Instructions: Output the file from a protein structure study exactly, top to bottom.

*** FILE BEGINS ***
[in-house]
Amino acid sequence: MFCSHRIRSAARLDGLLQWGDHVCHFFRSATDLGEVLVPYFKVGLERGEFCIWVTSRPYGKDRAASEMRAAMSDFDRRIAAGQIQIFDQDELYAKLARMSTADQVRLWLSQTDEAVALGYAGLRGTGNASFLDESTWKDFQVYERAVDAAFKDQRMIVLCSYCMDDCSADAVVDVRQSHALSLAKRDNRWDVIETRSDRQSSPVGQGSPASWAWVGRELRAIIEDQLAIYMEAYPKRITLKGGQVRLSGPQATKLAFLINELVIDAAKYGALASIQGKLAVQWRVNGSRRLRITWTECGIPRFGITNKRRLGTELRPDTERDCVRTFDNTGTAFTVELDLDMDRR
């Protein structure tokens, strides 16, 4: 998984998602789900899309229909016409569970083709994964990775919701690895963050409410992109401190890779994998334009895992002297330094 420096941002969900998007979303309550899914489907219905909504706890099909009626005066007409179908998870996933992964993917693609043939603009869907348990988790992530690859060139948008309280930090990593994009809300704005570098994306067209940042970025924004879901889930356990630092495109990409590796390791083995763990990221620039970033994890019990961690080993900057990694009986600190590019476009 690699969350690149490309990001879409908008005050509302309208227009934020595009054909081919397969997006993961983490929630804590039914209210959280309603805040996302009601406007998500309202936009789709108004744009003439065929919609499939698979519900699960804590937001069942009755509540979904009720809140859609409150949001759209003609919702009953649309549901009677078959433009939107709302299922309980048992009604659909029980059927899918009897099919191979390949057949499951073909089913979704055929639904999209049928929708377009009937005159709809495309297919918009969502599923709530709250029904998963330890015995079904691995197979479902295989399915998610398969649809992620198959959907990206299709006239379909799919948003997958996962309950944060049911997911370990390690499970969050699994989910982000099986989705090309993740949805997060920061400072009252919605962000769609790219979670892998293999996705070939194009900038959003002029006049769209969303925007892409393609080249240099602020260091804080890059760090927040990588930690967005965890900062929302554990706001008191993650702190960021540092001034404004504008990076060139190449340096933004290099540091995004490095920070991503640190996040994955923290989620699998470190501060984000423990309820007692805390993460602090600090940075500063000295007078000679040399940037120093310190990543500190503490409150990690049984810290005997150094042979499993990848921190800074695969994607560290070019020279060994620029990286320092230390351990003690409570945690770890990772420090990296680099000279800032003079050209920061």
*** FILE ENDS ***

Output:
[in-house]
Amino acid sequence: MFCSHRIRSAARLDGLLQWGDHVCHFFRSATDLGEVLVPYFKVGLERGEFCIWVTSRPYGKDRAASEMRAAMSDFDRRIAAGQIQIFDQDELYAKLARMSTADQVRLWLSQTDEAVALGYAGLRGTGNASFLDESTWKDFQVYERAVDAAFKDQRMIVLCSYCMDDCSADAVVDVRQSHALSLAKRDNRWDVIETRSDRQSSPVGQGSPASWAWVGRELRAIIEDQLAIYMEAYPKRITLKGGQVRLSGPQATKLAFLINELVIDAAKYGALASIQGKLAVQWRVNGSRRLRITWTECGIPRFGITNKRRLGTELRPDTERDCVRTFDNTGTAFTVELDLDMDRR
């Protein structure tokens, strides 16, 4: 998984998602789900899309229909016409569970083709994964990775919701690895963050409410992109401190890779994998334009895992002297330094 420096941002969900998007979303309550899914489907219905909504706890099909009626005066007409179908998870996933992964993917693609043939603009869907348990988790992530690859060139948008309280930090990593994009809300704005570098994306067209940042970025924004879901889930356990630092495109990409590796390791083995763990990221620039970033994890019990961690080993900057990694009986600190590019476009 690699969350690149490309990001879409908008005050509302309208227009934020595009054909081919397969997006993961983490929630804590039914209210959280309603805040996302009601406007998500309202936009789709108004744009003439065929919609499939698979519900699960804590937001069942009755509540979904009720809140859609409150949001759209003609919702009953649309549901009677078959433009939107709302299922309980048992009604659909029980059927899918009897099919191979390949057949499951073909089913979704055929639904999209049928929708377009009937005159709809495309297919918009969502599923709530709250029904998963330890015995079904691995197979479902295989399915998610398969649809992620198959959907990206299709006239379909799919948003997958996962309950944060049911997911370990390690499970969050699994989910982000099986989705090309993740949805997060920061400072009252919605962000769609790219979670892998293999996705070939194009900038959003002029006049769209969303925007892409393609080249240099602020260091804080890059760090927040990588930690967005965890900062929302554990706001008191993650702190960021540092001034404004504008990076060139190449340096933004290099540091995004490095920070991503640190996040994955923290989620699998470190501060984000423990309820007692805390993460602090600090940075500063000295007078000679040399940037120093310190990543500190503490409150990690049984810290005997150094042979499993990848921190800074695969994607560290070019020279060994620029990286320092230390351990003690409570945690770890990772420090990296680099000279800032003079050209920061």